The Supreme Court and the ‘Travel Ban’ - The American Spectator | USA News and Politics
The Supreme Court and the ‘Travel Ban’

I believe the misnamed travel ban is stupid policy. If the president is worried about terrorism, he should ban Saudi citizens. Saudi Arabia provided fifteen of the nineteen 9/11 hijackers, Saudi citizens financed al-Qaeda, the royals contributed some $100 billion to spread intolerant, terrorist-friendly Wahhabism around the world, including in America, and the regime is perhaps the most repressive and aggressive in the Middle East, worse than Iran. Why are we letting its people visit America? Or anyone from Riyadh’s closest ally, the United Arab Emirates?

Because most Saudis and Emiratis seeking visas won’t be terrorists. But the same is true for Iranians, Sudanese, Iraqis, and others on the Trump administration’s various naughty lists (there were at least three variants). It is especially strange to prevent persecuted religious minorities — think Christians, Jews, Yazidis, Baha’is, and others — from seeking refuge in the U.S. The administration even closed down a long-running program that brought Iranian Christians to America. If Tehran is the fount of all evil in the Mideast, indeed the entire universe, why not allow those most at risk in the Islamic Republic to escape?

The policy roll-out was equally bad. So virulent was the threat that people who had been vetted and approved, given up their jobs and homes, and acquired visas and bought tickets, had to be turned around when they landed? While those coming the day before were perfectly safe? If the unfairness didn’t matter, then how about the public image? If you are going to implement a policy that you know will be viciously attacked, you should put it forward as competently and effectively as possible. Multiple rewrites hardly inspired confidence.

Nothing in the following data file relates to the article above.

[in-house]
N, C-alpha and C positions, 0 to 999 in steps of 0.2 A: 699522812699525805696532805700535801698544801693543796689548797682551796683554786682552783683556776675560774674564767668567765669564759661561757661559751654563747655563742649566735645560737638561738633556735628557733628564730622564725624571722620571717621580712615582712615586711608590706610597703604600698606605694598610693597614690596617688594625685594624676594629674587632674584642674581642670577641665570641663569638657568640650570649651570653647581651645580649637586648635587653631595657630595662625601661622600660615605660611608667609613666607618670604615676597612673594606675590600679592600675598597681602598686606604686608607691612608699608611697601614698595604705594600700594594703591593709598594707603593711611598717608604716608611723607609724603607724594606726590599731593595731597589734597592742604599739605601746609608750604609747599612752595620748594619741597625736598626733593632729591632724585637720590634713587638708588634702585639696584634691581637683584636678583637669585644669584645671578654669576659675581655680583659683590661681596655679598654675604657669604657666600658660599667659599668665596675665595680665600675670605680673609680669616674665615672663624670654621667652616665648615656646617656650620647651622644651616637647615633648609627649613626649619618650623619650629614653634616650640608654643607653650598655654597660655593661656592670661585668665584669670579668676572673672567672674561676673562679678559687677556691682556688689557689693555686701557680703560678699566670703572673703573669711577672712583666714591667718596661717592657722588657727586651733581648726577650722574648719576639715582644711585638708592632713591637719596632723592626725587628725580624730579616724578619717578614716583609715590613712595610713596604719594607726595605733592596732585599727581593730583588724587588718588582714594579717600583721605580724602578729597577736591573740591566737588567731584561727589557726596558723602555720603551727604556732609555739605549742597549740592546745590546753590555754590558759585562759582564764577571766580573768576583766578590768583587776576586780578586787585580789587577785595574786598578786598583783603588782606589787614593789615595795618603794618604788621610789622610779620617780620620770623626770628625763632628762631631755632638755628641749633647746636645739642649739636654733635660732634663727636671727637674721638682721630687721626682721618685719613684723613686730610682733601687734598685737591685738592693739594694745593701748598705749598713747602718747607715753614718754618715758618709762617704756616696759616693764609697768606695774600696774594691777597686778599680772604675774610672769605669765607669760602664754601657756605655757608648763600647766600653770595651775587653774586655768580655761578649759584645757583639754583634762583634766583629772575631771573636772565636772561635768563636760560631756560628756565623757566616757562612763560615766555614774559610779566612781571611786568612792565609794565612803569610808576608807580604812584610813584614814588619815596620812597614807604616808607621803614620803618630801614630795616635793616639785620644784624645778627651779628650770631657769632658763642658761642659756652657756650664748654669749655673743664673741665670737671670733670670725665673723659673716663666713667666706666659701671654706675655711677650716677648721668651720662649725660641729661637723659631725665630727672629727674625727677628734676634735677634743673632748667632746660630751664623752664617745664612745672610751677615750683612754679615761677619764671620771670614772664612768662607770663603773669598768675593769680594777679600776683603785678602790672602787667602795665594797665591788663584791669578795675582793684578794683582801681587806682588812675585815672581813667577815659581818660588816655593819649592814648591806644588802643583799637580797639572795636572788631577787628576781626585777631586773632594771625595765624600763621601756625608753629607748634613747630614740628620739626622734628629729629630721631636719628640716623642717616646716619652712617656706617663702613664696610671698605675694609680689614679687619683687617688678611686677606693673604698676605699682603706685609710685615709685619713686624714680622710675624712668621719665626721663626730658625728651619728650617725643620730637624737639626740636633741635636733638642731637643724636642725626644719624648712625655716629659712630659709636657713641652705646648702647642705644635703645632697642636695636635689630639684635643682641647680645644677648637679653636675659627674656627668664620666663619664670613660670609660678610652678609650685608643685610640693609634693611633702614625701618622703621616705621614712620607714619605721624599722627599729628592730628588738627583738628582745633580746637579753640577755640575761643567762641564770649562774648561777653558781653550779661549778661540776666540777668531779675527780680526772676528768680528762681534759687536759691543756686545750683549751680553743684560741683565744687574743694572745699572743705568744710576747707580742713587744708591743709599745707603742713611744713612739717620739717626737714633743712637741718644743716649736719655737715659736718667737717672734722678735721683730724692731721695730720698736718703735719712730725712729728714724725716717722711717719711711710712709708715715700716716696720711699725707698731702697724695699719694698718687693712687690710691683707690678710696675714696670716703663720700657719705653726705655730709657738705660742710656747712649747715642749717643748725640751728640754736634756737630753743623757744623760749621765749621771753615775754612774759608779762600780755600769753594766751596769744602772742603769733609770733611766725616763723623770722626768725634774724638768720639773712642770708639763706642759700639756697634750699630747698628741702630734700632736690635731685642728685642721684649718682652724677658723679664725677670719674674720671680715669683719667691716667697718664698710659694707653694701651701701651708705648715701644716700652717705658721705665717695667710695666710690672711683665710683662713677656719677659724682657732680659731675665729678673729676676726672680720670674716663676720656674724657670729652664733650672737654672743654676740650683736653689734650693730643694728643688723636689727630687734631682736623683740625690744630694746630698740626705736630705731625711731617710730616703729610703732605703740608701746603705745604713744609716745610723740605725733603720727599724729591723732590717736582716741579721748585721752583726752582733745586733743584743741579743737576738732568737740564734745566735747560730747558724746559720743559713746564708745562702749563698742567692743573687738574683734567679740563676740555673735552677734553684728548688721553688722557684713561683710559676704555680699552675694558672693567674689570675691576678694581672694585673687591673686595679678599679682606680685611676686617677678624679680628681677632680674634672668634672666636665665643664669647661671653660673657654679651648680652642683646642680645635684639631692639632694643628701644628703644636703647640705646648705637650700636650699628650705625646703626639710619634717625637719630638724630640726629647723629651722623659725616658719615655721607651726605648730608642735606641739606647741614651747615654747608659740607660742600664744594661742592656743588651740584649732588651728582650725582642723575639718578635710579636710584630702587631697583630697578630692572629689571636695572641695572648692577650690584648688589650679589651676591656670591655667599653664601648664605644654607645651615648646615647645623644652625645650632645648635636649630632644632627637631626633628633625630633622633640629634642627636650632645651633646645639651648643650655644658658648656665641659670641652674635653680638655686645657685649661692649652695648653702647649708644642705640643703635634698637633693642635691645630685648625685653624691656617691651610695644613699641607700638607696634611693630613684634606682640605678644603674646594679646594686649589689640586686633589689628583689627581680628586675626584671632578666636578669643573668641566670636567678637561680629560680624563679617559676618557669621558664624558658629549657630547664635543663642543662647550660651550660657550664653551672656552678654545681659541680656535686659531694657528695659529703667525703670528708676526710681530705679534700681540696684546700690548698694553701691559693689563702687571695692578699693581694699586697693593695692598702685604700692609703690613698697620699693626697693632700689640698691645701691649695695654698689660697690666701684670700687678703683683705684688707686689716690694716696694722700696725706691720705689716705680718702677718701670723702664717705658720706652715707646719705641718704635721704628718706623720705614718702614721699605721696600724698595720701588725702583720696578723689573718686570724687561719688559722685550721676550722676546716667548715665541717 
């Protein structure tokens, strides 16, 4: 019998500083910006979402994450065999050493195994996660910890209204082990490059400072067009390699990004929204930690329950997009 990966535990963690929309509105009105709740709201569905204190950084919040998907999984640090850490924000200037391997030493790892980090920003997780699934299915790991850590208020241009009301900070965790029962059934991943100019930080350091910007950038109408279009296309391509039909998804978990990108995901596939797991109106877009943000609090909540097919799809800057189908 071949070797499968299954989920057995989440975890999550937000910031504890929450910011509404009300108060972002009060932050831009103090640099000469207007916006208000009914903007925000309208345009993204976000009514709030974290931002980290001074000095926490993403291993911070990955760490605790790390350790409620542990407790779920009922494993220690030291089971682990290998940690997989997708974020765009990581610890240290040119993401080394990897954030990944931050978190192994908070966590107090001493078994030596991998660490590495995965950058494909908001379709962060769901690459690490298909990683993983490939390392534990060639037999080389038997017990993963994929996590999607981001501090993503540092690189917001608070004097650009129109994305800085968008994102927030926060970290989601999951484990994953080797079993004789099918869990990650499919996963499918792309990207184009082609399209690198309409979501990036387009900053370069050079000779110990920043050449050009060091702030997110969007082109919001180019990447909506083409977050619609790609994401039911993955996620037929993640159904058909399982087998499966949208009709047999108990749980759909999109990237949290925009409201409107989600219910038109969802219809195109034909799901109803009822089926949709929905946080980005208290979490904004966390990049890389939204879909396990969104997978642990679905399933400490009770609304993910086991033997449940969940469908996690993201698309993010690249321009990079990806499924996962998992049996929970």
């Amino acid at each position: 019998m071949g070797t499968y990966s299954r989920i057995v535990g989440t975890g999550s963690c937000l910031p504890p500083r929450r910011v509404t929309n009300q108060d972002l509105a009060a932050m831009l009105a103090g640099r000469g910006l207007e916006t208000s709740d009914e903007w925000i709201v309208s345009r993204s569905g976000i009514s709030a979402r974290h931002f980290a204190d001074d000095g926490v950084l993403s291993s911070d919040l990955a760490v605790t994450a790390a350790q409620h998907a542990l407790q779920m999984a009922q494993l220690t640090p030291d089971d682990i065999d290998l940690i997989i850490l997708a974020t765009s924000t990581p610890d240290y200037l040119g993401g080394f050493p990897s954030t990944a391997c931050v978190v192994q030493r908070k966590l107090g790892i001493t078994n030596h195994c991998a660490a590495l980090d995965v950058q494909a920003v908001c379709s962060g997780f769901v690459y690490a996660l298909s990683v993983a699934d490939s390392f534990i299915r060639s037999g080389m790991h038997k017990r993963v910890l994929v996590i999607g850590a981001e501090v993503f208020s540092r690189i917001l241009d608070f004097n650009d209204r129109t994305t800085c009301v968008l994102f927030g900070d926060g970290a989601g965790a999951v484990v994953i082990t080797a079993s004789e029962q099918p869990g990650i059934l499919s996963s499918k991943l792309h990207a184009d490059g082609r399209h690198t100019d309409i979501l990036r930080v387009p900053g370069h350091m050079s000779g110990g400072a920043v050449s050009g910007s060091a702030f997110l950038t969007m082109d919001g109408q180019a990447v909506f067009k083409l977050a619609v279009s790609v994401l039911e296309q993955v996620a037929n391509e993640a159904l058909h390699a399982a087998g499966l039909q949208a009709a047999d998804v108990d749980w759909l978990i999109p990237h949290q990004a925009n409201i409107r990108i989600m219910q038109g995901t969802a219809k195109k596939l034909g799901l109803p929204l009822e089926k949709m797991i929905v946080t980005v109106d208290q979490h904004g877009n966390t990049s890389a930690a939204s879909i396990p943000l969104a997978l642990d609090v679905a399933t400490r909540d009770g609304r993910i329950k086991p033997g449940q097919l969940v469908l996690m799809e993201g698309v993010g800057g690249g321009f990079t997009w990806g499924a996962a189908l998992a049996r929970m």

Indeed, as written the “travel ban” wouldn’t have prevented any terrorism in the past (remember the fifteen Saudi 9/11 terrorists) and isn’t likely to do so in the future. The policy looks haphazard, costly, unfair, and a major waste of everyone’s time.

But none of this means the president’s policy is not legal and constitutional. Which, of course, is what the courts are supposed to decide. You wouldn’t know that, however, from reading most of the lower court opinions on the president’s executive orders. The basic argument appeared to be that President Trump was thinking evil thoughts when he acted, which was enough. He obviously wanted to ban Muslims. Although he didn’t actually ban Muslims, his policy should be treated as if he did because he really wanted to. Therefore, anything and everything he proposed to do was void on all sorts of grounds, as if any needed to be specified.

The opinions were slightly more substantive and certainly better written than my summary here, but ended up with essentially the same conclusion. The judges explained why they believed the president should reconsider his various executive orders. But they did not offer a convincing case that statutes or the Constitution required him to do so.

There were multiple defects in the plaintiffs’ case, evident to me even though I inclined in their direction. One is the national government’s and president’s broad powers regarding control of the borders. Moreover, Congress gave the president extensive discretionary authority. Two statutes appear to be in possible conflict, but can be reconciled to sustain presidential authority in this case. Obviously, one can argue over the exact parameters of the president’s immigration powers, but John Roberts’ opinion probably got it about right.